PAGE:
last update October 8, 2000
Soil microbial biomass is often used as an indicator of the state of process and fertility in soil, yet most currently available techniques determine the total hyphal length (active live + inactive live + dead), rather than viable (active + dormant) or metabolically active portions of the hyphae. Inability to determine which pool is being measured can result in large errors in developing models of fungal community dynamics. The development of a quantitative relationship between active fungal biomass and viable hyphae needs to be developed in order to produce accurate measures of below-ground processes. Fluorescein diacetate (FDA) determines the active portion of the fungal community in soil while differential fluorescent stain (DFS) is a putative vital stain. We compared the amount of fungal biomass determined using FDA and using DFS, in three soils from southern California to determine the degree the to which the pools determined by the two stains is correlated.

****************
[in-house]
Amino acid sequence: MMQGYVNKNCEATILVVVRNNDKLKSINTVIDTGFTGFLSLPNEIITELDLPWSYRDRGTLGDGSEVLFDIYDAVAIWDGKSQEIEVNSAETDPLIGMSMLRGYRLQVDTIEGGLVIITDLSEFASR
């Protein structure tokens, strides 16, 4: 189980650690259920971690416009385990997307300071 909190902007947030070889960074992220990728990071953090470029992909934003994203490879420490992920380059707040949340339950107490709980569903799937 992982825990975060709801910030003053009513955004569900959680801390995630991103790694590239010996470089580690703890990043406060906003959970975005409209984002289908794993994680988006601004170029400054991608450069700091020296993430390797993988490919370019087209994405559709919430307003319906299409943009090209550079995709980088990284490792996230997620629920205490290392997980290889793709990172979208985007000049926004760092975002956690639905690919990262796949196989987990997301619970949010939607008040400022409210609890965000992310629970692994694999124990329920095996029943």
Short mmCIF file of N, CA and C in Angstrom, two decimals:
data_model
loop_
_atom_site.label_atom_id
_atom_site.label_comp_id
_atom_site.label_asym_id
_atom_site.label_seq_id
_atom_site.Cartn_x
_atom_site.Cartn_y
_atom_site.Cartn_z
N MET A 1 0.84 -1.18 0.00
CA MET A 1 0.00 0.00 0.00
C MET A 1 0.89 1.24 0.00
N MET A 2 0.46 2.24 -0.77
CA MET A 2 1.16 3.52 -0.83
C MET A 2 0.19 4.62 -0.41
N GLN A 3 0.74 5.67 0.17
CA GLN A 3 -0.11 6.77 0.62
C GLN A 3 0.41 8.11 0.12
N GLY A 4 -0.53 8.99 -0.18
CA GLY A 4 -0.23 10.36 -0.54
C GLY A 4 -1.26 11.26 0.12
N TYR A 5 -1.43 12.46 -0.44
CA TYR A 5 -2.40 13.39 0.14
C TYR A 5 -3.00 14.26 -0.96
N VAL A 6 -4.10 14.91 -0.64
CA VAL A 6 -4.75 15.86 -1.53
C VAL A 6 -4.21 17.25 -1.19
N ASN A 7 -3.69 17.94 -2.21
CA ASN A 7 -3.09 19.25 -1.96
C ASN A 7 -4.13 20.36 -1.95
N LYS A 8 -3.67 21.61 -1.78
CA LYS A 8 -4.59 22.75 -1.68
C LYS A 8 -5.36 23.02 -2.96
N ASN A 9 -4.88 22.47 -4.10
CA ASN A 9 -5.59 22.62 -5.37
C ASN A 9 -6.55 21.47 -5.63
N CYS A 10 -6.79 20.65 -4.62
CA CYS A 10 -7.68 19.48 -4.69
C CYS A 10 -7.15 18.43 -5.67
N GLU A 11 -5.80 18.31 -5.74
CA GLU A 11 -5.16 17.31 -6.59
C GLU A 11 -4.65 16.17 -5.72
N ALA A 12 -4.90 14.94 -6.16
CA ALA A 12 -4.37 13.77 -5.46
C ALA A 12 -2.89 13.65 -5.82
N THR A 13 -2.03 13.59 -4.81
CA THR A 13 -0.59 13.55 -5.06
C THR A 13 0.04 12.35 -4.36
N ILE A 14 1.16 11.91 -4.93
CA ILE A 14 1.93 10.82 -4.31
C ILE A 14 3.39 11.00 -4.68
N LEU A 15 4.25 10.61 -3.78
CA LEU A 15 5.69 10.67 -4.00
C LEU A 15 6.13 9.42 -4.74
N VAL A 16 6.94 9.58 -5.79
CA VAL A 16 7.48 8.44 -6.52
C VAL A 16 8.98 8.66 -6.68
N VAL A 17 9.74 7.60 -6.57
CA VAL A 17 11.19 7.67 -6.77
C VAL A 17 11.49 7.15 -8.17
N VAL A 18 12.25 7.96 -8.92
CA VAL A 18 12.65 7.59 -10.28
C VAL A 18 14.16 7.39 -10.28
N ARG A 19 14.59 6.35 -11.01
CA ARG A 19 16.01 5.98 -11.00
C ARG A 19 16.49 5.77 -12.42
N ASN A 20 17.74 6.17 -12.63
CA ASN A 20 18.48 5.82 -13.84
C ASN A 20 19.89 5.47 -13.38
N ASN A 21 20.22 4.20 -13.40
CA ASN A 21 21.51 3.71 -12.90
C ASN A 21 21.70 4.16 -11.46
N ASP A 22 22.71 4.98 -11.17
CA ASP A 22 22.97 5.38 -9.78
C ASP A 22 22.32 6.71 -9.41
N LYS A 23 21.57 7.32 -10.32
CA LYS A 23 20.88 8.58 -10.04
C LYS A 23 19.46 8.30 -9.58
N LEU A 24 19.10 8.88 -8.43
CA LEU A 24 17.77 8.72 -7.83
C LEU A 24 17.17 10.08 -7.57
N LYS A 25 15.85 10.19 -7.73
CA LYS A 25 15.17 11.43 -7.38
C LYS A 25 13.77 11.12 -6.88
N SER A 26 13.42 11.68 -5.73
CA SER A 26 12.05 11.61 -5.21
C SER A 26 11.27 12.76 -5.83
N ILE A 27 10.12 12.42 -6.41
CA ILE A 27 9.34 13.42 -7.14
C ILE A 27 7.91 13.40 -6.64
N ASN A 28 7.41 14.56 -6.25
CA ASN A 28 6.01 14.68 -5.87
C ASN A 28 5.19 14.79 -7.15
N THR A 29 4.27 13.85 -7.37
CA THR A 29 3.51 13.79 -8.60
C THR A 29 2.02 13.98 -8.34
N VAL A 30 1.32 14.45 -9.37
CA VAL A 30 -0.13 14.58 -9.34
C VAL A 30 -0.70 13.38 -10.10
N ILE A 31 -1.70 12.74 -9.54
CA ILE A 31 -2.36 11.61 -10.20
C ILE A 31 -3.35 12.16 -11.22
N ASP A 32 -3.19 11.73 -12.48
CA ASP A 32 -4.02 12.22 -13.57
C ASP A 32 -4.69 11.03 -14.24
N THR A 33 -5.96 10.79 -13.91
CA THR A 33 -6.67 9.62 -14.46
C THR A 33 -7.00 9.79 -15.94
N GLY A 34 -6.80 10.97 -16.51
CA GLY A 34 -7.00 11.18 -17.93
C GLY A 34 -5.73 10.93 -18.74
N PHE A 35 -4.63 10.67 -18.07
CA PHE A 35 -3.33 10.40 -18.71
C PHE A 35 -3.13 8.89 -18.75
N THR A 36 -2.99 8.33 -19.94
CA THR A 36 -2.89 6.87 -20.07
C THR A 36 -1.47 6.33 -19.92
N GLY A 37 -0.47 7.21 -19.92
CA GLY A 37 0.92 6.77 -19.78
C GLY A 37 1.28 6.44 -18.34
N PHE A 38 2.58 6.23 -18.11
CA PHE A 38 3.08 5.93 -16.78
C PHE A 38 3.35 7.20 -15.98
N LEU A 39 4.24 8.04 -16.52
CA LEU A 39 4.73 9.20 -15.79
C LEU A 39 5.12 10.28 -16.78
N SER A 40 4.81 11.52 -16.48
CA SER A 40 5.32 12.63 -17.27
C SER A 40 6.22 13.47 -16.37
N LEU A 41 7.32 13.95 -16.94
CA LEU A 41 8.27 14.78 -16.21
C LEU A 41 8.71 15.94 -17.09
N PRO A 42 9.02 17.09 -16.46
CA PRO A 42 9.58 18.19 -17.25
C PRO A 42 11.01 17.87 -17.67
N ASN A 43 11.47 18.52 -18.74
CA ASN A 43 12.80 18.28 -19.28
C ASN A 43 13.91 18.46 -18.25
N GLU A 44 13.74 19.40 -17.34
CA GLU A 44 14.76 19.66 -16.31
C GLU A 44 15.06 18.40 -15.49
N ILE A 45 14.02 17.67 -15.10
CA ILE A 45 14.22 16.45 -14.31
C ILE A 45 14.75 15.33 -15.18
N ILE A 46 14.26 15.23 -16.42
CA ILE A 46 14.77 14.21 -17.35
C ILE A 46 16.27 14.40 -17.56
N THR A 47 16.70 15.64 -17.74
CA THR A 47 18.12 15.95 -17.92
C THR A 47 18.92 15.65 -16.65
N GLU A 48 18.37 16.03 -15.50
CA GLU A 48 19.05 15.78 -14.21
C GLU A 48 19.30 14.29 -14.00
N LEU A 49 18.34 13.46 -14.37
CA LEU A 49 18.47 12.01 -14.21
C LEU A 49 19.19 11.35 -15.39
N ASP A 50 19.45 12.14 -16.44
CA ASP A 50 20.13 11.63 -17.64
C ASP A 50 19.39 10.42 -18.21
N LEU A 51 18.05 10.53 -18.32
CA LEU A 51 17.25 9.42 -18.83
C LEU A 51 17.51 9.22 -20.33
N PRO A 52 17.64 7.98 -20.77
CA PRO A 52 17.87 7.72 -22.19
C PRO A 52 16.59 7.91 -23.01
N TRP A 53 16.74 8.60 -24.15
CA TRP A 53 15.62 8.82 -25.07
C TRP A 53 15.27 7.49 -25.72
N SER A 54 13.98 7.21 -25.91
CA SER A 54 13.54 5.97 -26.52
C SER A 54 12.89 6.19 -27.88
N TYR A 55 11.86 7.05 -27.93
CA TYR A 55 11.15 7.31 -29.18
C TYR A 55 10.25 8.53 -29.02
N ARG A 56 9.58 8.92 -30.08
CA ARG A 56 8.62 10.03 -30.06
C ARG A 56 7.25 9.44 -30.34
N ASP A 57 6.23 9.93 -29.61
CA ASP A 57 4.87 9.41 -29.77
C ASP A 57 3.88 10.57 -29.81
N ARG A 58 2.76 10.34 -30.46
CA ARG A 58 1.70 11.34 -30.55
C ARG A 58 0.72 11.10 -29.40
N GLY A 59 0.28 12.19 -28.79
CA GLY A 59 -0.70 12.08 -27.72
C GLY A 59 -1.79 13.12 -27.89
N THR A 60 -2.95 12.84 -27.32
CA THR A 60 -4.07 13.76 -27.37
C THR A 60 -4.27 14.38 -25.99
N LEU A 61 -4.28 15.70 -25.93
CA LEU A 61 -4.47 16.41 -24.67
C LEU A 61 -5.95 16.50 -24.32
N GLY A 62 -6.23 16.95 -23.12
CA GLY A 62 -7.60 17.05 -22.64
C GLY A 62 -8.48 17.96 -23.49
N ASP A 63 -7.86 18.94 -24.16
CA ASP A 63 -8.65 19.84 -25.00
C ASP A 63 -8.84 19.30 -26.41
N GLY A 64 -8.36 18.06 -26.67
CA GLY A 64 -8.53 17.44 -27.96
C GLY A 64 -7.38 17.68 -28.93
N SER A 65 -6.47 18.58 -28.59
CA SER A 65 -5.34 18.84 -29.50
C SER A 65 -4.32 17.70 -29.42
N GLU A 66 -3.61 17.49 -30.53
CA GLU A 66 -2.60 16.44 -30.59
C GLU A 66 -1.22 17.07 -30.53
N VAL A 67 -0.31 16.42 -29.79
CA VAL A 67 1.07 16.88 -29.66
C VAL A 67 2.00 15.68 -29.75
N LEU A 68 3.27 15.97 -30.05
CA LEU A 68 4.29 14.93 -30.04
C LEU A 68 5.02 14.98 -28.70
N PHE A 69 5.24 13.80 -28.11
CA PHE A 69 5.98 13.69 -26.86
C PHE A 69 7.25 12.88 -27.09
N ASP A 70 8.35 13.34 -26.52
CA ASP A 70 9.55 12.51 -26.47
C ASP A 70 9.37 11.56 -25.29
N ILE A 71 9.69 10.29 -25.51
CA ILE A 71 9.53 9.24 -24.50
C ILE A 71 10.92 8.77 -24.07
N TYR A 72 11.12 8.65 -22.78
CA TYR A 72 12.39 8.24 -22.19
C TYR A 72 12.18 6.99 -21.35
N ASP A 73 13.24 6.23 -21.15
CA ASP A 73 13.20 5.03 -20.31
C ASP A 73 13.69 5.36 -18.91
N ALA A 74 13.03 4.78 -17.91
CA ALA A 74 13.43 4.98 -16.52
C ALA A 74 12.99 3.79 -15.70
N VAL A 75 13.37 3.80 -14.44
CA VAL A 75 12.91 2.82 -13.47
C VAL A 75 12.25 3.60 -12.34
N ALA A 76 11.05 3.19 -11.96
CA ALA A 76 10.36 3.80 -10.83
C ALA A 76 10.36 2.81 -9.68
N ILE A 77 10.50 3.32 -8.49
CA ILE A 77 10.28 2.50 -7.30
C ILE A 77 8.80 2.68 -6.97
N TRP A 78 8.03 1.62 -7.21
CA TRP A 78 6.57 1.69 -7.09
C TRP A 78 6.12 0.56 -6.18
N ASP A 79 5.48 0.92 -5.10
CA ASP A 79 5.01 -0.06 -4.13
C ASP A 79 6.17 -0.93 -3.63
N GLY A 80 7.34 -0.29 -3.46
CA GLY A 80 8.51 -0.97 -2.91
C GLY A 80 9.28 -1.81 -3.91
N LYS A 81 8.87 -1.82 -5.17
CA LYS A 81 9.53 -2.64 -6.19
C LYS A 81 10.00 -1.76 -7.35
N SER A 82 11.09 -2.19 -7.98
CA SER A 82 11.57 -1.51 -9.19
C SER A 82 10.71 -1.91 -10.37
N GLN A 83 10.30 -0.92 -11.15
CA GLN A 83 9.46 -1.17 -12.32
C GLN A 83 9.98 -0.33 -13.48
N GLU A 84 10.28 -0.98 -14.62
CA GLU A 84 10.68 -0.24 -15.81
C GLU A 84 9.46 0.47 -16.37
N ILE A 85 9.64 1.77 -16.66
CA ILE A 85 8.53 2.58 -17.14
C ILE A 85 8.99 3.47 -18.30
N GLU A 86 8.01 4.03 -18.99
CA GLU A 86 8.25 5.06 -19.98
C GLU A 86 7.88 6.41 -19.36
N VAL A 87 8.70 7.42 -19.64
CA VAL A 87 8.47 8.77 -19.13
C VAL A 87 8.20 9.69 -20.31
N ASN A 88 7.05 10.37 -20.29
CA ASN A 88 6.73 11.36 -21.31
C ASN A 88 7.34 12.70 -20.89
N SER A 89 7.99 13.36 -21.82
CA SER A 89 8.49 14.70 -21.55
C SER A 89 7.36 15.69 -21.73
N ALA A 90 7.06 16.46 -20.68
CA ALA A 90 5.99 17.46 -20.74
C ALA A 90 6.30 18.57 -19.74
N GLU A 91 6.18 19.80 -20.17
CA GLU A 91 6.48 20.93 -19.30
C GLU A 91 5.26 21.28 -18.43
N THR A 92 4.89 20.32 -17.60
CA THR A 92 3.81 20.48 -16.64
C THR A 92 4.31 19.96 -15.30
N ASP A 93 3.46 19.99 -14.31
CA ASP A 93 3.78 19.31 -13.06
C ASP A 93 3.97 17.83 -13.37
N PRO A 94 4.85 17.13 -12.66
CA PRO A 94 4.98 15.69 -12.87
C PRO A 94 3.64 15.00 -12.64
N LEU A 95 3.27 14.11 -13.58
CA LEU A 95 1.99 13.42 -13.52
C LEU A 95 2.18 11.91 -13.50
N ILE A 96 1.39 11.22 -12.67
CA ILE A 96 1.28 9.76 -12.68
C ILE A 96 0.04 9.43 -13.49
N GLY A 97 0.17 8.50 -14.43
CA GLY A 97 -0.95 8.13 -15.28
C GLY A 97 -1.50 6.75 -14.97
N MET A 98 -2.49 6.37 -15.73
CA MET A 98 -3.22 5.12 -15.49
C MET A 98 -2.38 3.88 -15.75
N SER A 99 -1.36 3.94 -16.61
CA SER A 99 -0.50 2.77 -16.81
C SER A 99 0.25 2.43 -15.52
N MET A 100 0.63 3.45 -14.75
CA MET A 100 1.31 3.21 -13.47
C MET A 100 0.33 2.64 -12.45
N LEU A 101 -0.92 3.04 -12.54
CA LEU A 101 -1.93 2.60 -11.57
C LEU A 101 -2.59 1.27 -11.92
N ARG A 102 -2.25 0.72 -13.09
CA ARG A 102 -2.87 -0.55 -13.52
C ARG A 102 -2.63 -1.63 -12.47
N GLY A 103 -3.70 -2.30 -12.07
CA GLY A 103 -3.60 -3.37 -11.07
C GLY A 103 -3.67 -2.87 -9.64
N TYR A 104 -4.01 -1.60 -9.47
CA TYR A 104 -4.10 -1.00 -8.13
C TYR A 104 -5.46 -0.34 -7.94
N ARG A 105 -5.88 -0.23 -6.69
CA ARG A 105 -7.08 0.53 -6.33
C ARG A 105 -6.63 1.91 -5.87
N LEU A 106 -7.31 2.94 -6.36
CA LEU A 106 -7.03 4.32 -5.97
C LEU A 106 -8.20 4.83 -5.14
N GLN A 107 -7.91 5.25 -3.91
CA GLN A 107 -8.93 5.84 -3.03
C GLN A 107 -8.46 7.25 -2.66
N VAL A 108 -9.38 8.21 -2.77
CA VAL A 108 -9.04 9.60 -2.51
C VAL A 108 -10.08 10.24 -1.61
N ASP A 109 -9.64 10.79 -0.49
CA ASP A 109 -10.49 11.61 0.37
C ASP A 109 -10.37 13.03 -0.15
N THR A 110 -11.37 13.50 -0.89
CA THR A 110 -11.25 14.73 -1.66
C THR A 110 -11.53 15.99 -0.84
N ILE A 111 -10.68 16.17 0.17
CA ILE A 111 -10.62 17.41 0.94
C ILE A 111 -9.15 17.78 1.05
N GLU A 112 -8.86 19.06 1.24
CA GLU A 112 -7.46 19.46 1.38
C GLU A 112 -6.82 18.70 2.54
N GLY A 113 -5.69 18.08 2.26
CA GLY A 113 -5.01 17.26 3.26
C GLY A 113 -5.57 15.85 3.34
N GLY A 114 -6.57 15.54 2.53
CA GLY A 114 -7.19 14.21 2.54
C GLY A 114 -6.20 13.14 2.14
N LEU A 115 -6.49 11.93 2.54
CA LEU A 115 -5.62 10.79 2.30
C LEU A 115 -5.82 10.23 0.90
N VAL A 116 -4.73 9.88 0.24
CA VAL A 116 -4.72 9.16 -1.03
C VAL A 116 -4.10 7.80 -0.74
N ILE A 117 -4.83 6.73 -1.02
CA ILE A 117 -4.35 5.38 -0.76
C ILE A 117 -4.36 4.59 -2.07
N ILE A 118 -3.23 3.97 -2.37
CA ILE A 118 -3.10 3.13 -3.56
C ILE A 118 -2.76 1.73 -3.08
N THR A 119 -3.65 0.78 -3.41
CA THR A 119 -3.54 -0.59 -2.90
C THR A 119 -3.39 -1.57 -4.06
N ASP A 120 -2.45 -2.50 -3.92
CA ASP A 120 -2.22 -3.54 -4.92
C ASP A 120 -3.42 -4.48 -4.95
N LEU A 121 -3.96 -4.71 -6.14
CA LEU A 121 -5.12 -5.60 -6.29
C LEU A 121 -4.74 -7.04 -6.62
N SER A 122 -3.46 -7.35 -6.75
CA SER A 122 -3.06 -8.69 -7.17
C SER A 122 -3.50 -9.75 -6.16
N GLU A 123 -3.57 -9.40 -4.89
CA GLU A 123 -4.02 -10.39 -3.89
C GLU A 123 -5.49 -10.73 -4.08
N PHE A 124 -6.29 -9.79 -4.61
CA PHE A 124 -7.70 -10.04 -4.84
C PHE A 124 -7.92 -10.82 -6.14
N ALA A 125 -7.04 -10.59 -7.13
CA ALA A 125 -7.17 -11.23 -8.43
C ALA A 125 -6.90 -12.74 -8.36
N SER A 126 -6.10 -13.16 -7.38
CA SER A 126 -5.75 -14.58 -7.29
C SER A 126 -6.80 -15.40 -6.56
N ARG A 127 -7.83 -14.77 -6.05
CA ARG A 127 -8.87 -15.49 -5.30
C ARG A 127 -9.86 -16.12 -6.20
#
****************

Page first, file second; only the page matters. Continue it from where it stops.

FDA and DFS measured different amounts of hyphae in each soil type sampled, yet the two techniques measured the fungal biomass in the same order of magnitude at all sites, indicating that DFS is most probably a measure of the active fungal biomass in soil.
While there were several possible explinations for the differences in the amount of hyphae detected by the two stains, the most probable is that there are differences in the physical location of the stains within the hyphae, as shown by staining pure cultures of fungi. The large effects of storage on the fungal biomass detected in this study indicate that soil samples must be sampled rapidly after removal from the field. The results suggest that DFS is an activity stain that is more suitable for large sample numbers, in that prepared slides can be stored and analyzed microscopically at a later date. © 1997 Elsevier Science B.V.